One embodiment of the invention employs an oxynitride passivation layer and/or fuse protective layer, where the composition of the oxynitride layer has been determined to minimize the effect of hydrogen diffusion and yet still provide a sufficiently strong and chemically resistant layer. In particular embodiments, the passivation or fuse protective layer is oxynitride having a index of refraction between about 1.60 and 1.85, with an index of refraction of 1.70 thought to be optimal. Such an oxynitride layer does not release much hydrogen even when subjected to processes at higher than the deposition temperature (400° C.). One embodiment employs a first oxynitride layer as a fuse protective layer and a second oxynitride passivation layer.
FIGS. 1, 2, 3, 4, 5, 6, 7A, 7B, and 8 show cross-sectional views of a portion of an IC formed in accordance with the invention.
FIG. 1 shows a cross-section of a load resistor 102 formed overlying a semiconductor substrate 101. This is a portion of an SRAM cell. A doped silicate glass layer 103 overlies the substrate 101 and the load resistor 102. The resistor 102 is an undoped region of polycrystalline silicon, but any type resistor or circuit element which might be effected by diffused hydrogen would benefit from the disclosed structure.
The substrate 101 contains conventional active elements (i.e. transistors that are not illustrated) that form components of an IC such as an SRAM. Examples of active element and methods for forming the active elements are described in the above-referenced patents. The doped silicate glass layer 103 is boro-phosphosilicate glass (BPSG) and is a getter of contaminants that might affect the resistor 102. However, BPSG is not effective at stopping hydrogen diffusion.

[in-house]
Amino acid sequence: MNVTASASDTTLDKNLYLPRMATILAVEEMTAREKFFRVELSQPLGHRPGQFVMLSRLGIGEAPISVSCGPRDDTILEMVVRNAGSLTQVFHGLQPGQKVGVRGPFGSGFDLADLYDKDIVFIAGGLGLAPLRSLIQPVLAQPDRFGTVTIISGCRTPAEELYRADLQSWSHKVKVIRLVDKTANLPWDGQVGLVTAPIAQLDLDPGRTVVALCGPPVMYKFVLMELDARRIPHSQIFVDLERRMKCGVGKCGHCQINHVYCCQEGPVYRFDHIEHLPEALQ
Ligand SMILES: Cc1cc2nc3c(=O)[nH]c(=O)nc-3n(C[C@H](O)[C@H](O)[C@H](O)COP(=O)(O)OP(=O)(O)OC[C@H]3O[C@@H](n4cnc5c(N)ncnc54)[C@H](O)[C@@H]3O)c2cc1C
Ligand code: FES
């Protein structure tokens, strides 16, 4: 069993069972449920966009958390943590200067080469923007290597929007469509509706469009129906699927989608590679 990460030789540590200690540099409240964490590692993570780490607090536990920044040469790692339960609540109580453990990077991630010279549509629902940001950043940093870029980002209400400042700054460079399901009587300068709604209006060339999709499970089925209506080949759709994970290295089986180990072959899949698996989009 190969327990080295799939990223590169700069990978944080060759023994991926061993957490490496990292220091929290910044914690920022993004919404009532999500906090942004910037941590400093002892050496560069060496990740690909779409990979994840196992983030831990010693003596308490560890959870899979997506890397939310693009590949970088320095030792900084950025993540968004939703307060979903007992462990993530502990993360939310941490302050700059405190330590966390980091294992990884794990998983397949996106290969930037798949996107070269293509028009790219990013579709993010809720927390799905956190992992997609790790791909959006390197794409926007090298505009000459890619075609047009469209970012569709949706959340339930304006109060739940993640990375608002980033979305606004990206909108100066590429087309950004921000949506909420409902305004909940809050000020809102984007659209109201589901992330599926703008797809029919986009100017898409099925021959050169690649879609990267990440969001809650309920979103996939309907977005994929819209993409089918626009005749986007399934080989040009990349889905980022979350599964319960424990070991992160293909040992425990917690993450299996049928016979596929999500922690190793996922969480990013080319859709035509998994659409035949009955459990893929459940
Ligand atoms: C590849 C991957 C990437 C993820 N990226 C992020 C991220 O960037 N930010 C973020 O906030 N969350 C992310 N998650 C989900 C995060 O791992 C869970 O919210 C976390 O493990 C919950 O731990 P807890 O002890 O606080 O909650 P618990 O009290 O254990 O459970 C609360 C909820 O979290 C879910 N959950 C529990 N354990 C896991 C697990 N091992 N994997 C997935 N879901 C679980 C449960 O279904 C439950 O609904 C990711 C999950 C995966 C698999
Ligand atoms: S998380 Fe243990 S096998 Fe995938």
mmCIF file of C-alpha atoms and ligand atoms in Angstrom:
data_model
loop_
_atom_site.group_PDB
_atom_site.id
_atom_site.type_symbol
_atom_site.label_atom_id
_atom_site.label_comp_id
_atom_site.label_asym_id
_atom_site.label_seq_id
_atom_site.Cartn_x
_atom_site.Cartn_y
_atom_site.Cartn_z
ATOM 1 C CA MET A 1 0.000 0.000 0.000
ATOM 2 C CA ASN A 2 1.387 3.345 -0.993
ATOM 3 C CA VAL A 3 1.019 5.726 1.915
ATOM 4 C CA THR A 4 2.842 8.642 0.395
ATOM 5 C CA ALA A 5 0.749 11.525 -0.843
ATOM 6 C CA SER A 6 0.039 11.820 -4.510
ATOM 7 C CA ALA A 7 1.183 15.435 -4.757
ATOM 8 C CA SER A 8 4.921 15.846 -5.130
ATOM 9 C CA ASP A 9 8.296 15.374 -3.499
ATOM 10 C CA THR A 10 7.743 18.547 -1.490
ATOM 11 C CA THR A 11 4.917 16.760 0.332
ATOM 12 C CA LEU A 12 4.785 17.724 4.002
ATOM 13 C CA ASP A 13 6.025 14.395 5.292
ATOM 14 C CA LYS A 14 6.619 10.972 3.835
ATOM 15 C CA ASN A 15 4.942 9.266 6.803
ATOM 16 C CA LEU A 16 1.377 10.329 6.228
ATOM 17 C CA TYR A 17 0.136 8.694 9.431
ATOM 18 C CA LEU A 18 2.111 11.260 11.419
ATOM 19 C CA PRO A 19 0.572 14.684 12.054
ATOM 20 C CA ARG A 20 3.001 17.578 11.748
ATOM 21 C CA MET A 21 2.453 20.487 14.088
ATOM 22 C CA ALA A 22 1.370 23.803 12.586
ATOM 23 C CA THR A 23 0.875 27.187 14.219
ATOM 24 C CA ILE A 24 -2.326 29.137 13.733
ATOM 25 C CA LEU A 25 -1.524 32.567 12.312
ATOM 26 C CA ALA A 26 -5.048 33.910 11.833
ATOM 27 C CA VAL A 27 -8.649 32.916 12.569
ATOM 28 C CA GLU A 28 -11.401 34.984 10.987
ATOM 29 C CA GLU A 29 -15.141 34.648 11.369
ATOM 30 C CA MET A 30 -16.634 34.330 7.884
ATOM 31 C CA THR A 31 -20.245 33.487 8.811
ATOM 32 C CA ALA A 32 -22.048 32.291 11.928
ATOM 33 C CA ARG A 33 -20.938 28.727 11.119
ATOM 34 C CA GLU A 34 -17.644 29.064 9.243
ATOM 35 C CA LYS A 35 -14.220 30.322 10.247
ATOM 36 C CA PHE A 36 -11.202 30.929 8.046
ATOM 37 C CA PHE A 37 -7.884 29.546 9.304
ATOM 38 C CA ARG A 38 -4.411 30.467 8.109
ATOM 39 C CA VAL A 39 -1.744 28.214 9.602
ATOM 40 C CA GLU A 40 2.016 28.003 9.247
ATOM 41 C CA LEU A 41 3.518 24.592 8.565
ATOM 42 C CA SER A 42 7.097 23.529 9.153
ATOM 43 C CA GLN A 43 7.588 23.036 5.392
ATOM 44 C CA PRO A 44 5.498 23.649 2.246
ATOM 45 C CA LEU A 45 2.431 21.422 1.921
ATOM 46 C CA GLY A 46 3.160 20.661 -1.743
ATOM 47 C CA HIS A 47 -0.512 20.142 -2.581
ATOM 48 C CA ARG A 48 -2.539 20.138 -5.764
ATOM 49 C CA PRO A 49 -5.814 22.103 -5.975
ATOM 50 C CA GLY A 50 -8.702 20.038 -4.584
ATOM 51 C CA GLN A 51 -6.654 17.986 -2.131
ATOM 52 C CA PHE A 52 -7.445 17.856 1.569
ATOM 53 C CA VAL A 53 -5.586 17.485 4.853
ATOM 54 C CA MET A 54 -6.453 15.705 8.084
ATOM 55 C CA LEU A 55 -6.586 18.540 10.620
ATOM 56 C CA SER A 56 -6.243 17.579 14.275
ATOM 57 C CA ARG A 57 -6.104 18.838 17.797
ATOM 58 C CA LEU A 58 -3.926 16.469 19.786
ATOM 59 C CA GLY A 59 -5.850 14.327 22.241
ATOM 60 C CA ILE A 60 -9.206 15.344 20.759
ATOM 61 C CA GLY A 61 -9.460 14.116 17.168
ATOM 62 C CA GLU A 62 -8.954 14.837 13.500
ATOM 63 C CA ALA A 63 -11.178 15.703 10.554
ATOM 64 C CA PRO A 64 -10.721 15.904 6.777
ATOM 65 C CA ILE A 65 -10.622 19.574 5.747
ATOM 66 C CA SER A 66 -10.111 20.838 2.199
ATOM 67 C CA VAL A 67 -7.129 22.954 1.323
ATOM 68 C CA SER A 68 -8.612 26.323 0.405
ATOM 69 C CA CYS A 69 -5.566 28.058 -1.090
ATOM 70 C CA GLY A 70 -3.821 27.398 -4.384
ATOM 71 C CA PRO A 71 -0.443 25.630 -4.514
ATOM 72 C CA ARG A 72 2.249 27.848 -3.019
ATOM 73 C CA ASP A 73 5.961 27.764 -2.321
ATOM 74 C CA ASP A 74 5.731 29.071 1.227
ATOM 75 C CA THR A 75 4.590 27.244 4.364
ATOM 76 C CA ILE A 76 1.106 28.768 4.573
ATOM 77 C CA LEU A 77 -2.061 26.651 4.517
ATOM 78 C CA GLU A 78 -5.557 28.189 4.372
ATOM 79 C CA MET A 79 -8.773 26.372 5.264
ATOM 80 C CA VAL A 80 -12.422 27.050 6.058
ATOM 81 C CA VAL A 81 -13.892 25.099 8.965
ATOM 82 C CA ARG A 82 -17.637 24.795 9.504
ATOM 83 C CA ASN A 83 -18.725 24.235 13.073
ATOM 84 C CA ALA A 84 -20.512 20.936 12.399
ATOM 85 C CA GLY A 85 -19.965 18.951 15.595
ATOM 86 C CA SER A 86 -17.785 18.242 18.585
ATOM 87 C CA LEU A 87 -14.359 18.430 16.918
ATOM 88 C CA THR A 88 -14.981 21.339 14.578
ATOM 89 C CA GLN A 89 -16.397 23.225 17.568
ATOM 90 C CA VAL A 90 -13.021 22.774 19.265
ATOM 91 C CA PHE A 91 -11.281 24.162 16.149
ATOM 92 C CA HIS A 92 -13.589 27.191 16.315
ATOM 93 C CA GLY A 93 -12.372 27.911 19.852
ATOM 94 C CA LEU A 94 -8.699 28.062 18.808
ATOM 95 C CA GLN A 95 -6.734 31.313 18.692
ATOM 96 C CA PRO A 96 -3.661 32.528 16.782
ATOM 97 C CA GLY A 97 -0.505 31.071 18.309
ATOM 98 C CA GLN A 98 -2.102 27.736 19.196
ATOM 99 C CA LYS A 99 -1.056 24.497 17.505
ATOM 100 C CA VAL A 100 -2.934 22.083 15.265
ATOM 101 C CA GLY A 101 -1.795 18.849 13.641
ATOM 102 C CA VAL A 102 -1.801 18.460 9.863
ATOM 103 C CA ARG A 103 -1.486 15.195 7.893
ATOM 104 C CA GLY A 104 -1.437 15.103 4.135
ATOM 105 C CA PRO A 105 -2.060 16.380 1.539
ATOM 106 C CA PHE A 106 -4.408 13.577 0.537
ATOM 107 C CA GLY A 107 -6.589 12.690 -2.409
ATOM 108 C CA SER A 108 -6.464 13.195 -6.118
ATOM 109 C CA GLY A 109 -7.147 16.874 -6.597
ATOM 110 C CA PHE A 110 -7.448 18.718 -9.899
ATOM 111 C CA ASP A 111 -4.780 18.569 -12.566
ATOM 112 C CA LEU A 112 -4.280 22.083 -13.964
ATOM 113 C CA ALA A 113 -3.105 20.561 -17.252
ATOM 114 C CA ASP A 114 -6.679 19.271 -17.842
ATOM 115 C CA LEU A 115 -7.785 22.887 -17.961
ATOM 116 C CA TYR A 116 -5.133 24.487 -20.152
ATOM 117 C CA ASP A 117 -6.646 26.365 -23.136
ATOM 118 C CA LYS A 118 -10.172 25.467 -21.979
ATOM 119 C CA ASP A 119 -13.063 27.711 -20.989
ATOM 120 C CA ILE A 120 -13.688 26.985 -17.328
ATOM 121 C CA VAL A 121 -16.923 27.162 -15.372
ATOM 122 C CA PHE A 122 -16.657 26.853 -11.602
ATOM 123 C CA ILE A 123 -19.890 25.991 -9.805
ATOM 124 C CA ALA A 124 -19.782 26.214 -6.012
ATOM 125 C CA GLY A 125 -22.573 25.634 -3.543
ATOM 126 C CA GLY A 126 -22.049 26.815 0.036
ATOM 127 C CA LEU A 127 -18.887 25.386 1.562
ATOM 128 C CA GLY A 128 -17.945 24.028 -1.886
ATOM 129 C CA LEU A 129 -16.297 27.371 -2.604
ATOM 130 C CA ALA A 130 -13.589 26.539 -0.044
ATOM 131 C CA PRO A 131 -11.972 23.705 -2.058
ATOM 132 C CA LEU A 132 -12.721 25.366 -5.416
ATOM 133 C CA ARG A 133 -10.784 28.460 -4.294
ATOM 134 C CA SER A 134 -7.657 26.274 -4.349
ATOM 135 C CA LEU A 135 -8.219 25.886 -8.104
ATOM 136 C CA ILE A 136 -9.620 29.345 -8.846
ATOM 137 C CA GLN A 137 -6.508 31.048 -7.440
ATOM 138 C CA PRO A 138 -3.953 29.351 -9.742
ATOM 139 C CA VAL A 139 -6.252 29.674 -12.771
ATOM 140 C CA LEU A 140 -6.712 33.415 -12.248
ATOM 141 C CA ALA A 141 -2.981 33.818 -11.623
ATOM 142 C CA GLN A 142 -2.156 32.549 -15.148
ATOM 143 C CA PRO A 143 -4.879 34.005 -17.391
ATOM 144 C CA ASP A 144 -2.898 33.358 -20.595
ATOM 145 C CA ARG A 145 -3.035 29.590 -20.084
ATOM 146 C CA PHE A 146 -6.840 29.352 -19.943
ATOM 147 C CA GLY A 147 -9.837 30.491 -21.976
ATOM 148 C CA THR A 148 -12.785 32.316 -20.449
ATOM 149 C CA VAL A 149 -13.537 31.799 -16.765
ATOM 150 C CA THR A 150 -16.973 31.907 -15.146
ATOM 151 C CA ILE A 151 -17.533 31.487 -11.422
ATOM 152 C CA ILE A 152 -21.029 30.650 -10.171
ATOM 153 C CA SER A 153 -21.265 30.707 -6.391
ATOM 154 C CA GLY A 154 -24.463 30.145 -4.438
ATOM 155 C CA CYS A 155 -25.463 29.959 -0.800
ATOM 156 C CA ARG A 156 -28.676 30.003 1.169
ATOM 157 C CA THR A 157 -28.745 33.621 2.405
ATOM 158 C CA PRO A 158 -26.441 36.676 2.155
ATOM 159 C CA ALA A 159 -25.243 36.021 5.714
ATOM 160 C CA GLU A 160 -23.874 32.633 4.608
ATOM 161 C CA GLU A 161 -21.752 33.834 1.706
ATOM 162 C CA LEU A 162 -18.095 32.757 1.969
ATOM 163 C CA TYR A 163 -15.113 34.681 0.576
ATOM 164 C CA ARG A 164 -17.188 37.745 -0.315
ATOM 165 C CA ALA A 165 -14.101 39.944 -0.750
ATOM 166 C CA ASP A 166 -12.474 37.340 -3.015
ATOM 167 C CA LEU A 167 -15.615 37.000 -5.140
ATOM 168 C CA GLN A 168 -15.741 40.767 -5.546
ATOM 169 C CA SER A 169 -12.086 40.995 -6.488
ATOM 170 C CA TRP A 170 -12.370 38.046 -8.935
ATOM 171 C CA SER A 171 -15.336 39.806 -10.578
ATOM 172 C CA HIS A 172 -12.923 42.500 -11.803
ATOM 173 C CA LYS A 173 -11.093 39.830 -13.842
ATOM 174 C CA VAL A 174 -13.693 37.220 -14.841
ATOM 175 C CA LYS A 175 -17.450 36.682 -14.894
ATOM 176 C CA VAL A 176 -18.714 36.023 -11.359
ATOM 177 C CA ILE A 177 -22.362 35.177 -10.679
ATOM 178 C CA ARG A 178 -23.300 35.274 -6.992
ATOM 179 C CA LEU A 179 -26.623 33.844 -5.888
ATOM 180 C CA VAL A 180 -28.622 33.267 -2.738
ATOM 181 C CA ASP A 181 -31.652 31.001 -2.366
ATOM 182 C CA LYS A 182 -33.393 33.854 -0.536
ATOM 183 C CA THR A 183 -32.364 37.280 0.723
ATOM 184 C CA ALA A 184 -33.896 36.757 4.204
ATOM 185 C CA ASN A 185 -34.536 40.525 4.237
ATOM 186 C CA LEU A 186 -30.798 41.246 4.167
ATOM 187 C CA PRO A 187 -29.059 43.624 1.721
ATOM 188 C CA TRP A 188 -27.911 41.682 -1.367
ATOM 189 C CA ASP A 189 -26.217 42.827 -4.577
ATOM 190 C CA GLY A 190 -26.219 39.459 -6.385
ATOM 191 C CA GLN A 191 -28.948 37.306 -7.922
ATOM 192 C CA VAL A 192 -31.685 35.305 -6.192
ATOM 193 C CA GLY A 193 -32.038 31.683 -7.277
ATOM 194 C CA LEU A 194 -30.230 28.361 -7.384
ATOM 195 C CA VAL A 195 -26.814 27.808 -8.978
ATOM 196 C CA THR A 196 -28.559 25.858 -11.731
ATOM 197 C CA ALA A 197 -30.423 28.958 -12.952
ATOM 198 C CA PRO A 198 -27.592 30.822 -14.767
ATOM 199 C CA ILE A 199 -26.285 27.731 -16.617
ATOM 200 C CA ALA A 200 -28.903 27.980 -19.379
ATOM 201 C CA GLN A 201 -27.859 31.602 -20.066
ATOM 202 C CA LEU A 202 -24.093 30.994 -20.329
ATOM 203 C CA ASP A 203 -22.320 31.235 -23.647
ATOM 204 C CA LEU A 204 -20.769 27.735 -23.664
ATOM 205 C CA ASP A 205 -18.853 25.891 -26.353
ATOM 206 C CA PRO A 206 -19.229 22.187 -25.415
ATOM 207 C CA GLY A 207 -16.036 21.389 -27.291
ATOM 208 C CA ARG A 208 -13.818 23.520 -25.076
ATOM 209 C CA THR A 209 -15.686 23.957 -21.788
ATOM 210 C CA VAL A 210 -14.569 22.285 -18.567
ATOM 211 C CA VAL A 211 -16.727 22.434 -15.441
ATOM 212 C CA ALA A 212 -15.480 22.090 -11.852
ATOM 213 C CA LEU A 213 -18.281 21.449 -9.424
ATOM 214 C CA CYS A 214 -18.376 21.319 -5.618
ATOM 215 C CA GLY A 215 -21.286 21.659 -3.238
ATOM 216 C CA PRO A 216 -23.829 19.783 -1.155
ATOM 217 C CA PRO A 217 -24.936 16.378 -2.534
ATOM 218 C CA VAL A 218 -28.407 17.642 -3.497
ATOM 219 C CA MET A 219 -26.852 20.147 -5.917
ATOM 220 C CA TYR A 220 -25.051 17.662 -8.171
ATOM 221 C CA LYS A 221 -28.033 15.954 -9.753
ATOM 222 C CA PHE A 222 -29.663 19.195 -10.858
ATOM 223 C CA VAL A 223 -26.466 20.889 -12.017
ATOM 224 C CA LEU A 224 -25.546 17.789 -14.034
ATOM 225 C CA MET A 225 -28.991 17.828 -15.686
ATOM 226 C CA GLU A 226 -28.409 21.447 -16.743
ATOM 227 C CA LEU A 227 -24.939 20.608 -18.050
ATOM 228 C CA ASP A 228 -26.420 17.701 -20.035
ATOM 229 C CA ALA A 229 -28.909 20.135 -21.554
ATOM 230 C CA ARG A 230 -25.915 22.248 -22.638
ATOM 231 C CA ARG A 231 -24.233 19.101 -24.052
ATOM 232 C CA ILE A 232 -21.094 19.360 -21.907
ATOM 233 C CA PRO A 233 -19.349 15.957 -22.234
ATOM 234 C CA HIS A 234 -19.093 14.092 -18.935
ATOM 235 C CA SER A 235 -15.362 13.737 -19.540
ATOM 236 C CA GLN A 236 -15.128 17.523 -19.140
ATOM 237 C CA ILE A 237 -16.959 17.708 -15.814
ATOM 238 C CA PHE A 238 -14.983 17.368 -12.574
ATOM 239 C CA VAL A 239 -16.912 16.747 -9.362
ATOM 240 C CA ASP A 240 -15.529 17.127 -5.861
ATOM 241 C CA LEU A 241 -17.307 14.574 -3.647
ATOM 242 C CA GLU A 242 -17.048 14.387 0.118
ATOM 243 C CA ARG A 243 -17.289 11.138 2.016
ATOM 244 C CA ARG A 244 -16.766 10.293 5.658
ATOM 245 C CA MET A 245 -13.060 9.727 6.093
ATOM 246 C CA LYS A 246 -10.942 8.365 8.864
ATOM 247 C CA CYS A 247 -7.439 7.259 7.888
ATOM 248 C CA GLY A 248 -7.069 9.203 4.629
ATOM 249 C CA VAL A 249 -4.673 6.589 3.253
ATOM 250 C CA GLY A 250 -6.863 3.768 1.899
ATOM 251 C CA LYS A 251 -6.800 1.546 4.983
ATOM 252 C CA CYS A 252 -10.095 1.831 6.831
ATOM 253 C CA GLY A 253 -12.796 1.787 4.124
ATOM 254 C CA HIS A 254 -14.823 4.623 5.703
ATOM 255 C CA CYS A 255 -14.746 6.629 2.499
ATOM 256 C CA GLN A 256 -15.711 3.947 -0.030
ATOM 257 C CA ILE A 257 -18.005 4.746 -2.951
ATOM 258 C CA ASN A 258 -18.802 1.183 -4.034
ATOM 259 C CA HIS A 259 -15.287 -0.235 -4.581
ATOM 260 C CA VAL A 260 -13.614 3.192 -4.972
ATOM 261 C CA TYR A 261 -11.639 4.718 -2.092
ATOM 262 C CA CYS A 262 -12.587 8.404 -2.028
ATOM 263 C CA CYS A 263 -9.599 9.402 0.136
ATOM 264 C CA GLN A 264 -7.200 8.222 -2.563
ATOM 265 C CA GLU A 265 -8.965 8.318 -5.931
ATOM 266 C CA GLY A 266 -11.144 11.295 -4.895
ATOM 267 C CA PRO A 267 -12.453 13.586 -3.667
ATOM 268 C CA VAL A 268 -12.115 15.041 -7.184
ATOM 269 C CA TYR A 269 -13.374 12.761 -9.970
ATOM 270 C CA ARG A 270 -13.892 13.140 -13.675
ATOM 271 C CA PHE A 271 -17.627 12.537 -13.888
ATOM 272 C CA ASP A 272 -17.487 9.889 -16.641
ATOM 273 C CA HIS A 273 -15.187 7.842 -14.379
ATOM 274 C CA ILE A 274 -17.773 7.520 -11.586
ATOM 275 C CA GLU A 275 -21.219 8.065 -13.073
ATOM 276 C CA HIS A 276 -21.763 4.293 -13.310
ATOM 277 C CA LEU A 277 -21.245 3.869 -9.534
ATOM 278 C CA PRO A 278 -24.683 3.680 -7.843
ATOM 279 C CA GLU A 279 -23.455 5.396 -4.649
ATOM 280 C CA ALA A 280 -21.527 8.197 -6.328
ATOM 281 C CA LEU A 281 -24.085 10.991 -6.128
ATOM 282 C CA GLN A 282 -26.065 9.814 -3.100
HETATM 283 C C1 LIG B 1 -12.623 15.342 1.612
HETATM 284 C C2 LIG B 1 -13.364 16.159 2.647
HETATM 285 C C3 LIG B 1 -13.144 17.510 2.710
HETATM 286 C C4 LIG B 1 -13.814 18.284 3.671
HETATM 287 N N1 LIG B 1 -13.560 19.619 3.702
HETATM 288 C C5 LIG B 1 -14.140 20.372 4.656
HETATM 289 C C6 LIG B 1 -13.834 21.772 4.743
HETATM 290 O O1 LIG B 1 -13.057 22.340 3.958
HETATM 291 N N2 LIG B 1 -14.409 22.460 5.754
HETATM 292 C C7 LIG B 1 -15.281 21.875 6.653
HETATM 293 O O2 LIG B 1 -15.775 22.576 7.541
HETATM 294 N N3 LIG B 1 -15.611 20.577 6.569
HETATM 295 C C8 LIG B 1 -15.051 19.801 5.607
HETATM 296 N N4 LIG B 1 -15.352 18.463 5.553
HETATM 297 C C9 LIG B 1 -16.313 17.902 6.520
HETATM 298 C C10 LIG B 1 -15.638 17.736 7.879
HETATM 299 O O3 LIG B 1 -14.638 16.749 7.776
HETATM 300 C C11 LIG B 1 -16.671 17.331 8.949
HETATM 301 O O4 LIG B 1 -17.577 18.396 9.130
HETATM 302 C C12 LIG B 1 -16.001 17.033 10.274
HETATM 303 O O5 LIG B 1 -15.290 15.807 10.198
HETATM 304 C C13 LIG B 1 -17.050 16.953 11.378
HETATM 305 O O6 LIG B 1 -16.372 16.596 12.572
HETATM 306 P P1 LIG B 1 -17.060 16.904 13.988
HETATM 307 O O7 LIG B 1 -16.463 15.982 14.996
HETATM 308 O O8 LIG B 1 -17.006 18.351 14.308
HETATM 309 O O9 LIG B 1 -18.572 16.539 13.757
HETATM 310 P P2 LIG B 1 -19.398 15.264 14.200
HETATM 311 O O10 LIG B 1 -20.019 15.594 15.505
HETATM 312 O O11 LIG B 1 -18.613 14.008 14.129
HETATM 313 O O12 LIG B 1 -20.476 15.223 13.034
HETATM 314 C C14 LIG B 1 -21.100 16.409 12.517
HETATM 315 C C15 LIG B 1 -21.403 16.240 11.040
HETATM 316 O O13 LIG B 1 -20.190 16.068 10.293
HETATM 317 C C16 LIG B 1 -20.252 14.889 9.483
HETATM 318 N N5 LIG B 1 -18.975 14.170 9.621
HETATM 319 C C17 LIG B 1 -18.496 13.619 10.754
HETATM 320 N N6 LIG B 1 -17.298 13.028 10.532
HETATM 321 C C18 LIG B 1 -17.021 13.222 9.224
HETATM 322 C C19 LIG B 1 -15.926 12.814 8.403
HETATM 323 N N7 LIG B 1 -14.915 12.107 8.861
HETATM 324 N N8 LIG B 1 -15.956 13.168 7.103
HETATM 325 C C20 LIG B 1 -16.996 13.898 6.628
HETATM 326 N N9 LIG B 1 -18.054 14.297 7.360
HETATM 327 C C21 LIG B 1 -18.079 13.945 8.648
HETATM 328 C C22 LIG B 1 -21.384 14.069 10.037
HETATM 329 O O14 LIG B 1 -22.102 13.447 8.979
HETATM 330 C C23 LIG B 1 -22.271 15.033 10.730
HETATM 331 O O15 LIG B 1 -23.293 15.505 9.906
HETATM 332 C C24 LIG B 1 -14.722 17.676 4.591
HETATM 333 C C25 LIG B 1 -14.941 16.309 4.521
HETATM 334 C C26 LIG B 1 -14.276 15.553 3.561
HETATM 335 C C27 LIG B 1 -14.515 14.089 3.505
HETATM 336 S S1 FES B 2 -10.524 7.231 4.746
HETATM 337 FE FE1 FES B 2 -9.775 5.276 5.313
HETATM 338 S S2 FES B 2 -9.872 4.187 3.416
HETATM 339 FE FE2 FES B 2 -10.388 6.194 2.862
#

After formation of load resistor 102 and glass layer 103, other overlying circuit elements may be formed. For example, the glass layer 103 is masked and etched to provide openings, then metal traces and interconnects are formed thereover. FIG. 2 shows a thin conducting barrier layer 205 and a metal layer 206 overlying the resistor 102 and the substrate 101. The metal layer 206 may be formed of aluminum and the barrier layer 205 formed of titanium which is thermally processed to form titanium nitride, TiN. Titanium nitride is a good conductor and also a good barrier to prevent spiking of aluminum into the silicon substrate. The conducting layers 205 and 206 make contact to the substrate 101 through contacts such as 204.